Playback, by Raymond Chandler (1958)
I put the drink down on a side table without touching it. Alcohol was no cure for this. Nothing was any cure but the hard inner heart that asked for nothing from anyone.
Some of the crime fiction websites I follow have been noting the upcoming fiftieth anniversary of Raymond Chandler's passing and it kinda put me in the mood for one of his books. Out of the two I hadn't read in a long while (Farewell, My Lovely and Playback) I picked the one I thought needed the extra love.
Marlowe is hired by a lawyer to tail a woman. He isn't given a reason, but since the job doesn't seem life threatening he takes the job. He has to blow his cover, though, when a blackmailer approaches her. Said blackmailer later winds up dead on her hotel room balcony. Naturally, she doesn't know how it got there.
It seemed like death was pretty much on Chandler's mind, which isn't surprising. His wife died in '54, which started his heavy drinking, which led to a suicide attempt in '55. The Long Goodbye - the novel previous to this one - featured an author character who felt like a stand-in for Chandler himself. At one point in this book, Marlowe comes across another character who feels like another stand-in - an older gent who spends his days people-watching in the hotel lobby. He talks to Marlowe about one of the characters he's looking for and then goes off on a tangent so long that one paragraph is longer than a page about death, the existence of God, and the afterlife.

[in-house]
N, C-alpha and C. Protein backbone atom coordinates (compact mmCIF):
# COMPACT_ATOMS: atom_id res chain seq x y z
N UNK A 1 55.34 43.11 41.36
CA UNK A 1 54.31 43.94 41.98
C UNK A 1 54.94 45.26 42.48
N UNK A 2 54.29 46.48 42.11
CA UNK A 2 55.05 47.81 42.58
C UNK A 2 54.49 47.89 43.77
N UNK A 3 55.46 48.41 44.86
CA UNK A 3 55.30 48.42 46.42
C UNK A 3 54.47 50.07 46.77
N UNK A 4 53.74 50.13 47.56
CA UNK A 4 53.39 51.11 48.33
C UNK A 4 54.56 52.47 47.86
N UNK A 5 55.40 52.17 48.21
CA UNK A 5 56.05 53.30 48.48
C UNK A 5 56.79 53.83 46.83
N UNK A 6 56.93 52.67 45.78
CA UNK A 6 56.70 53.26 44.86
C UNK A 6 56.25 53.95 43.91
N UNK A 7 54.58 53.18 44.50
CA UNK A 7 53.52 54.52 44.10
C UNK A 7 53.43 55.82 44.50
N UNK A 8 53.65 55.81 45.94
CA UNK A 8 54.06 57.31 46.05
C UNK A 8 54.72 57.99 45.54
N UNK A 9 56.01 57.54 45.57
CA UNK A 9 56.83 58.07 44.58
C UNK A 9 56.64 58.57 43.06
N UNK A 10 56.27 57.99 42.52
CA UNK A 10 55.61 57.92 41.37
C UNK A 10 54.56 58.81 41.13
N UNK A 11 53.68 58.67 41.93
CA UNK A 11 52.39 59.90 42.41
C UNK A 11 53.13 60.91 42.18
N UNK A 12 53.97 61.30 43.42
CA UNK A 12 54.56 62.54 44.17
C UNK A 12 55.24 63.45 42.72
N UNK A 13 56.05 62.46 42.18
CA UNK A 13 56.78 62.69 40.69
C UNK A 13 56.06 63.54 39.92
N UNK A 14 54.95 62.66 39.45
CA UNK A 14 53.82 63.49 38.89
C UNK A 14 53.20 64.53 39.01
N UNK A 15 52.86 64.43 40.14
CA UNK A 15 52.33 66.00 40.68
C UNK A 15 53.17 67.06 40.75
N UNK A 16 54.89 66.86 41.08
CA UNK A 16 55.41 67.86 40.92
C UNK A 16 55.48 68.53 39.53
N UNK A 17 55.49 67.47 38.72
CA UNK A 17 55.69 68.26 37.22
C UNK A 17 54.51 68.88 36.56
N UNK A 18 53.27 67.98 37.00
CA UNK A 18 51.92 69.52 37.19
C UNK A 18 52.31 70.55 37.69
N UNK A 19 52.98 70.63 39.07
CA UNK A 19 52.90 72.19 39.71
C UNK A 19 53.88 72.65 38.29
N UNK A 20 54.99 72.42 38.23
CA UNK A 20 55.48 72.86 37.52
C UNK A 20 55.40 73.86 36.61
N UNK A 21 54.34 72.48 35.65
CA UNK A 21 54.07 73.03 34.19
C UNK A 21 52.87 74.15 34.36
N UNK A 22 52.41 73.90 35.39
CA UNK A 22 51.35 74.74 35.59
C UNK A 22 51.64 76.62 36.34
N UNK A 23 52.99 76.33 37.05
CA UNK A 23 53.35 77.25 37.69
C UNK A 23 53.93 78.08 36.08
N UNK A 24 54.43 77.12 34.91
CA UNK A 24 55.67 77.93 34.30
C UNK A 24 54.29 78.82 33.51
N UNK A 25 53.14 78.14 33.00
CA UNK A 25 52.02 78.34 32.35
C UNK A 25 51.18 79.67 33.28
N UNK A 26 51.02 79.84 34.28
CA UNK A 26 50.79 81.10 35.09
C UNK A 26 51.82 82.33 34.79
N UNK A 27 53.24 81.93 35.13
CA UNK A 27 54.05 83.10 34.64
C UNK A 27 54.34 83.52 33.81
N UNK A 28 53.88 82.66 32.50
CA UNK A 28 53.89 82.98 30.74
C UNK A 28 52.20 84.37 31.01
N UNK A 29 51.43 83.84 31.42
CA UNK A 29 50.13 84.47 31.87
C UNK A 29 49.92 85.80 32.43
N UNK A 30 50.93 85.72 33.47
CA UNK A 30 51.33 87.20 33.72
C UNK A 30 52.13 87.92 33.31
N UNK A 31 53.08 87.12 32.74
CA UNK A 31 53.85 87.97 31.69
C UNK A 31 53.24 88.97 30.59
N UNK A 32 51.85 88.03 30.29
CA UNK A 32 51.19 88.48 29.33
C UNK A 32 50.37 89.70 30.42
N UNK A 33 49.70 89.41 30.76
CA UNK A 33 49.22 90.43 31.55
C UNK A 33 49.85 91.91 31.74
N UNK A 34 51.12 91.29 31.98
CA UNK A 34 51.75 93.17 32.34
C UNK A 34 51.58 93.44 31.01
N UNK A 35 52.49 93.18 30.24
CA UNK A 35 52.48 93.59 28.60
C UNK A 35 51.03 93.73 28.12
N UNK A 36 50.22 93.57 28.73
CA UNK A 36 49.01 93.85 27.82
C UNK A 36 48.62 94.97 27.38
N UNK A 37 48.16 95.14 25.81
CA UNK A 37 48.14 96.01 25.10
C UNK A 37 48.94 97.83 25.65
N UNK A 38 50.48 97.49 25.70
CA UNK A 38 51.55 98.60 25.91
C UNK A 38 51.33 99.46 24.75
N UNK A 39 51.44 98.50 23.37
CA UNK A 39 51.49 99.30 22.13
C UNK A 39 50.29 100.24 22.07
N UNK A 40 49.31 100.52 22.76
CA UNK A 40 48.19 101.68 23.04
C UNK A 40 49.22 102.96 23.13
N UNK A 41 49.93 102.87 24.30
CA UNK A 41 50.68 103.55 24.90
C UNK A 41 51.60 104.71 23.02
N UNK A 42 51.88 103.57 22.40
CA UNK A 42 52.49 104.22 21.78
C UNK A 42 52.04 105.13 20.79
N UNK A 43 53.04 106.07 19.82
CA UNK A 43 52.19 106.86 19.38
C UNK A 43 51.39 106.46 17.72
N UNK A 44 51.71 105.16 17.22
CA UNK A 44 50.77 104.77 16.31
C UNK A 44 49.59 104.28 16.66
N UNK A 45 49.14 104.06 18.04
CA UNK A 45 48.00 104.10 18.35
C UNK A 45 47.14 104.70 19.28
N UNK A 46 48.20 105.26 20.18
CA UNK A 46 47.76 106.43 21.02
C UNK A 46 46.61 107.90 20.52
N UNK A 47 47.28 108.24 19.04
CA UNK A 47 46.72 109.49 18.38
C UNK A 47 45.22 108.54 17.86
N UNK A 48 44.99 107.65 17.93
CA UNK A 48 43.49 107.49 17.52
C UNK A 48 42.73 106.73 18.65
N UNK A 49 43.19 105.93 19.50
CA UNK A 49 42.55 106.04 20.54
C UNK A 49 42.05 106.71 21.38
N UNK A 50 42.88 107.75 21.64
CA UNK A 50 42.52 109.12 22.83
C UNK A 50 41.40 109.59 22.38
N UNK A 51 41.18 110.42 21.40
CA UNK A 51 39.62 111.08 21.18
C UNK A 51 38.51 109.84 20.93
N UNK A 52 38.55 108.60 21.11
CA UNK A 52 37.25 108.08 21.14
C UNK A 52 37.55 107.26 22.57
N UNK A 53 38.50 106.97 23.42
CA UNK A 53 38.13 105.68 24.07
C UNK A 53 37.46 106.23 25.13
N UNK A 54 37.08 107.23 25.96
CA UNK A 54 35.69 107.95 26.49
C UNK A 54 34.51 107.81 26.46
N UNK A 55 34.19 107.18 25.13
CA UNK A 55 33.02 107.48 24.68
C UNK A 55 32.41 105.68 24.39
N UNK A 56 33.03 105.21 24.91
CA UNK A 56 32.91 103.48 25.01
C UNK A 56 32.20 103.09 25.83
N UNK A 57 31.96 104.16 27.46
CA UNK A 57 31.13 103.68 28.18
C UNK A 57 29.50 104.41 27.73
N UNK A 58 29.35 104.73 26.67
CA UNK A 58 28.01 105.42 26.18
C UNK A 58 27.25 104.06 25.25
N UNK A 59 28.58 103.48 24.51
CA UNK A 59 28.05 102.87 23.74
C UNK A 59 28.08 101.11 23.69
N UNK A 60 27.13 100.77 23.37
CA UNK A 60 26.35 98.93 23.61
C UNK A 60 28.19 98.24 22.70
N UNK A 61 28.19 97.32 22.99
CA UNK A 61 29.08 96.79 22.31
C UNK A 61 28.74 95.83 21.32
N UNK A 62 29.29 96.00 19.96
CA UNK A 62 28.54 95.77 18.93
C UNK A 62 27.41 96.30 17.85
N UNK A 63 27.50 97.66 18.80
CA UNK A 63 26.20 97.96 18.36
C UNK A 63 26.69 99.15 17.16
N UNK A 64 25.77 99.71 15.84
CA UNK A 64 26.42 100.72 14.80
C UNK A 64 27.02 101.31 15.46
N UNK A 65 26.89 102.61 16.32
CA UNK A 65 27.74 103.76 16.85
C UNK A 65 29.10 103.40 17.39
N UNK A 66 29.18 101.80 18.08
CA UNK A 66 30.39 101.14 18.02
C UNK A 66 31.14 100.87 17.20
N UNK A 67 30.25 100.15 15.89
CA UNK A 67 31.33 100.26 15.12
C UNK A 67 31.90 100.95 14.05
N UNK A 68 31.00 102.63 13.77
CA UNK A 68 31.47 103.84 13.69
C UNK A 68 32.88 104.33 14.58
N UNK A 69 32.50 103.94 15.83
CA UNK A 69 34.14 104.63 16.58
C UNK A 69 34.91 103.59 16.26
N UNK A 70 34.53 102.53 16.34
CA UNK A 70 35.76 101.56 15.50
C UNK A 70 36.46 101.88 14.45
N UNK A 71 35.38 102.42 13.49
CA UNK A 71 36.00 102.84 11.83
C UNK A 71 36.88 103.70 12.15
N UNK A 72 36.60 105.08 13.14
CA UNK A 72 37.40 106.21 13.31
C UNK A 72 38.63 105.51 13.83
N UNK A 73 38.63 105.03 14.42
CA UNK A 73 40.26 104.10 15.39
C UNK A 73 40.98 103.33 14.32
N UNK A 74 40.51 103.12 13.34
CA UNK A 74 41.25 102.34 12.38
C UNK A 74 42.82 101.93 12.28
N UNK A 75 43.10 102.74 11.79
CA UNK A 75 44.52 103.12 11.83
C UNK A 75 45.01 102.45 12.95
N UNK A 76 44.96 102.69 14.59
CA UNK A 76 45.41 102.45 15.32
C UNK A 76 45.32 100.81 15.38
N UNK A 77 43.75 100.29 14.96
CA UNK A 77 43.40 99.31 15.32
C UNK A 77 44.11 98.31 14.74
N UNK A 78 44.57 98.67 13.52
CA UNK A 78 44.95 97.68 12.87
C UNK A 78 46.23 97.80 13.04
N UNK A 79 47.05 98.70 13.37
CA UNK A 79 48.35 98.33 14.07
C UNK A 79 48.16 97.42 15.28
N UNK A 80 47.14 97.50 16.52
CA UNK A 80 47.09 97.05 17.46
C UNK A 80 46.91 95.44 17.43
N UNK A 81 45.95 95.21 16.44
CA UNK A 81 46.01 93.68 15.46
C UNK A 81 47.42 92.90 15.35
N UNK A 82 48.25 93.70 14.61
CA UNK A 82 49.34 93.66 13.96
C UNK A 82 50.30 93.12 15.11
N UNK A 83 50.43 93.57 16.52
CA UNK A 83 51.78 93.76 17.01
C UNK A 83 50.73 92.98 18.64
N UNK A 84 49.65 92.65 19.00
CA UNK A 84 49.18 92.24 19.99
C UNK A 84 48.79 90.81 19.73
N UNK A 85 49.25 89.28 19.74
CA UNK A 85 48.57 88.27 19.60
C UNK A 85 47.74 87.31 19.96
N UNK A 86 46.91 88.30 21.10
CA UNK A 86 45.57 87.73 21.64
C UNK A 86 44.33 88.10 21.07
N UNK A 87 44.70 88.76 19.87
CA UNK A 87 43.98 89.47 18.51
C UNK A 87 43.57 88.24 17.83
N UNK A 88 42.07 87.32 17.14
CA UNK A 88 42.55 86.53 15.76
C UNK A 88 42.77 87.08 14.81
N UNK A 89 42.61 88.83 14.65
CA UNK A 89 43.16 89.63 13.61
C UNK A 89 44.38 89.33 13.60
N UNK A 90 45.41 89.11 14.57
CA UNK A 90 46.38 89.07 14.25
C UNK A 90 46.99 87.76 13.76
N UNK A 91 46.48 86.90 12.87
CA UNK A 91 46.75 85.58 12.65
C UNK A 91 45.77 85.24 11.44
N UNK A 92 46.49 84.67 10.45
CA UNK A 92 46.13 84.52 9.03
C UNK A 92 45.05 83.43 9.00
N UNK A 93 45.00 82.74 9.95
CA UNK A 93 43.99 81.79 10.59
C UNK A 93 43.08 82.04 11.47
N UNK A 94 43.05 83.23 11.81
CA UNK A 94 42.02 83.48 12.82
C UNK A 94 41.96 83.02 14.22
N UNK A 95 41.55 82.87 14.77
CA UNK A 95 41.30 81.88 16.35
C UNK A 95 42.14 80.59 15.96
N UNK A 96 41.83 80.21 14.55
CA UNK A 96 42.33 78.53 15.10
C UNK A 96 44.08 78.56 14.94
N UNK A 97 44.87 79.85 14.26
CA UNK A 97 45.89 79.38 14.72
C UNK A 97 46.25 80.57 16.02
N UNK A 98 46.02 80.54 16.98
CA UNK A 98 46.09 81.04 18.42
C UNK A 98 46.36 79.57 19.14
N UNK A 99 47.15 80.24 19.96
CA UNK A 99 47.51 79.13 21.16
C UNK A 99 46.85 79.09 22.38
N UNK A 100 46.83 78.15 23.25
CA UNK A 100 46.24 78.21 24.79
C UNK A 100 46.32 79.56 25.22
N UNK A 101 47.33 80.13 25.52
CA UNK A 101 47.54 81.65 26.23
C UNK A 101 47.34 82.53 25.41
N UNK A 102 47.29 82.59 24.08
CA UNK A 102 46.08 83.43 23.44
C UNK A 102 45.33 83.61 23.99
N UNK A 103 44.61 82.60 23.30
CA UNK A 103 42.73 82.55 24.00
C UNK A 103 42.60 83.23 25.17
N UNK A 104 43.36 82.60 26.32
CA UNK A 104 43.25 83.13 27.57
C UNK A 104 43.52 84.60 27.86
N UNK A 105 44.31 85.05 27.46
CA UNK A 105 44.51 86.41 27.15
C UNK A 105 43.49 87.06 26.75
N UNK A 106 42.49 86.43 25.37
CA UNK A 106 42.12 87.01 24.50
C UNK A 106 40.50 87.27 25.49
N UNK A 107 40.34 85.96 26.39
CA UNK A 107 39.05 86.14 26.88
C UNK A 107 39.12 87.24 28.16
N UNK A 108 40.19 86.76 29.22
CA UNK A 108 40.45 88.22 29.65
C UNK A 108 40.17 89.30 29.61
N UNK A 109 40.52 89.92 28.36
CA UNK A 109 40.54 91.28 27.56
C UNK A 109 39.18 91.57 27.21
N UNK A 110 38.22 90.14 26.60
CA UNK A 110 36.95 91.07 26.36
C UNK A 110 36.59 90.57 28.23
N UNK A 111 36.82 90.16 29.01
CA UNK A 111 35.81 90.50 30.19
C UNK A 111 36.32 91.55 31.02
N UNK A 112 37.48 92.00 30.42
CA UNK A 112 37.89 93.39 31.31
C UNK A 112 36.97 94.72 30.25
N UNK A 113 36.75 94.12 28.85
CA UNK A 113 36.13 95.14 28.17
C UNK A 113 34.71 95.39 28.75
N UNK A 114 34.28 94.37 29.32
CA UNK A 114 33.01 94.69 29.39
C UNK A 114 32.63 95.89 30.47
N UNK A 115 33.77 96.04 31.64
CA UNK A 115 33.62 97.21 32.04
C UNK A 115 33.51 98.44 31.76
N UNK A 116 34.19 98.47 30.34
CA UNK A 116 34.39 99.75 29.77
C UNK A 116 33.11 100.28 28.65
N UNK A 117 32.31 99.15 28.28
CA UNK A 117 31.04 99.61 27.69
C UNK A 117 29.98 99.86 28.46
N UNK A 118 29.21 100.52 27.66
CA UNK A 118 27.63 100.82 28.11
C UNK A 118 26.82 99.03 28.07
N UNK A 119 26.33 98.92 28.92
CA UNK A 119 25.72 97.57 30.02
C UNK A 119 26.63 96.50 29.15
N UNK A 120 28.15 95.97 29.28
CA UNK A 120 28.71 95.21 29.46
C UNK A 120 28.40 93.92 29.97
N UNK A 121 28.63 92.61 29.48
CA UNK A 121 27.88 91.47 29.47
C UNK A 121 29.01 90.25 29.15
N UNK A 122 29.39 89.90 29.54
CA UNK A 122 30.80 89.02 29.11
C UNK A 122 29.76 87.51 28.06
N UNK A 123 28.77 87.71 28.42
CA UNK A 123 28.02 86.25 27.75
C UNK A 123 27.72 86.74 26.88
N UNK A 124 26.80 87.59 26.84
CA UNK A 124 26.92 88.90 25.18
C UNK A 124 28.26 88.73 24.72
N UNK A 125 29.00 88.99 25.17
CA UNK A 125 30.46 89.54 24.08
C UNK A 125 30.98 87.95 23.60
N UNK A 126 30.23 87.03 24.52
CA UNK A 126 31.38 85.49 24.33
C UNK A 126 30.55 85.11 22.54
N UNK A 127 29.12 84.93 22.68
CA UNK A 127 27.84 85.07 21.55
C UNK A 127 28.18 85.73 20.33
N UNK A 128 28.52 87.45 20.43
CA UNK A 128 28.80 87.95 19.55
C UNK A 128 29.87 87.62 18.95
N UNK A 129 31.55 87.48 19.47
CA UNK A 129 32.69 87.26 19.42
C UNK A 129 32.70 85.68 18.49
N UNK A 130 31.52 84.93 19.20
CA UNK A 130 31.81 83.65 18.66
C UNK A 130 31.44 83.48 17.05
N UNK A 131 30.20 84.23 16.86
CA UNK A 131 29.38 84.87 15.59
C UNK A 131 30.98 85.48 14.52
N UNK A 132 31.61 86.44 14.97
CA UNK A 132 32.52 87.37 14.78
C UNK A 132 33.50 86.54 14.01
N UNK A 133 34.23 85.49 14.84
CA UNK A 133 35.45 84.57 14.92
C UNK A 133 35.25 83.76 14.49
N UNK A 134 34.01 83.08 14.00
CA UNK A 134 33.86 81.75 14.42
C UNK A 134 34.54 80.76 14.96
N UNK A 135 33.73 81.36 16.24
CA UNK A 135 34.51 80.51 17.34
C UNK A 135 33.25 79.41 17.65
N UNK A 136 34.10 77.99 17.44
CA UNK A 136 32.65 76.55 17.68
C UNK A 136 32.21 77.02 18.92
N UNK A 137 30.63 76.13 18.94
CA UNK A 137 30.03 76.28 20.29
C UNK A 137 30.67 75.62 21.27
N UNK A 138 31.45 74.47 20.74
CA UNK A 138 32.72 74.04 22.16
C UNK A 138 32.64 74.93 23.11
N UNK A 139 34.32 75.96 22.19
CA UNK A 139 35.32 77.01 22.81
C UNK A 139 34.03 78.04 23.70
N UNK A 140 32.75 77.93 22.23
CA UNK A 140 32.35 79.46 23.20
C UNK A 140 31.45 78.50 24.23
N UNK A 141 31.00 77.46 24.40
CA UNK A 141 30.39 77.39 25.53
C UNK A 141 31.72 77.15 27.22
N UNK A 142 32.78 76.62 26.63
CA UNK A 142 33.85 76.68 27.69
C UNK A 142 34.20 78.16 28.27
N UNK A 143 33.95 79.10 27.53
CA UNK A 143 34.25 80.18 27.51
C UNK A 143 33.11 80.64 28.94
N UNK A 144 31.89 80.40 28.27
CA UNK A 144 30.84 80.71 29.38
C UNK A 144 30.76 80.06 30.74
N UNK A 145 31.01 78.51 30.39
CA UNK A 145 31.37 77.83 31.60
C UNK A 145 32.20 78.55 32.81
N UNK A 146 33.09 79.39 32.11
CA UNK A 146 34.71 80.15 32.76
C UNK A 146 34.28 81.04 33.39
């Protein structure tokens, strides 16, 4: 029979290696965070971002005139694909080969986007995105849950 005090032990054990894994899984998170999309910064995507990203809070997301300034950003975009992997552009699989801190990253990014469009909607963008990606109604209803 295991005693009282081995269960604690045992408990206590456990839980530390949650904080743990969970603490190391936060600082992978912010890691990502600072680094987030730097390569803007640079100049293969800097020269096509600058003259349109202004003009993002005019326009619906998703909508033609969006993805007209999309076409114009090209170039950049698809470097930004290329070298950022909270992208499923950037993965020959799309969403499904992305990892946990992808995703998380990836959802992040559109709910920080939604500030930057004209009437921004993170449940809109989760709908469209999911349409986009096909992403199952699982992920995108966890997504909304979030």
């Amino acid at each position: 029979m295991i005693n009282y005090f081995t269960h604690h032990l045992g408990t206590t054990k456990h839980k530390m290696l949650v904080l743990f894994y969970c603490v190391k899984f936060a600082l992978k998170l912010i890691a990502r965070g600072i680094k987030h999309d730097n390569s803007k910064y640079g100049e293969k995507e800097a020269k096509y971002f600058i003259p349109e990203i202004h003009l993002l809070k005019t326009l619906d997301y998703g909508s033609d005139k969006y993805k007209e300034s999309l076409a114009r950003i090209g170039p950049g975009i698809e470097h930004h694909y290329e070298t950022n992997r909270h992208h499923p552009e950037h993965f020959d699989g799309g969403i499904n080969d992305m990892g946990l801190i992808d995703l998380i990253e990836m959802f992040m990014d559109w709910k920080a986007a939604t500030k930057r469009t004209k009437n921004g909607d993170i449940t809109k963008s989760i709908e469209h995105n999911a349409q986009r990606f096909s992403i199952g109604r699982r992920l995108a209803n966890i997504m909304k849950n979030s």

Death aside, this is an easygoing book. Not as complex as Chandler's other novels. Its all so casual that the big mystery sorts itself out without Marlowe's help. The only thing he stops is the beating of another character at the hands of a psychotic hitman.
Not Chandler's best, no. But Raymond Chandler's worst is still better than others.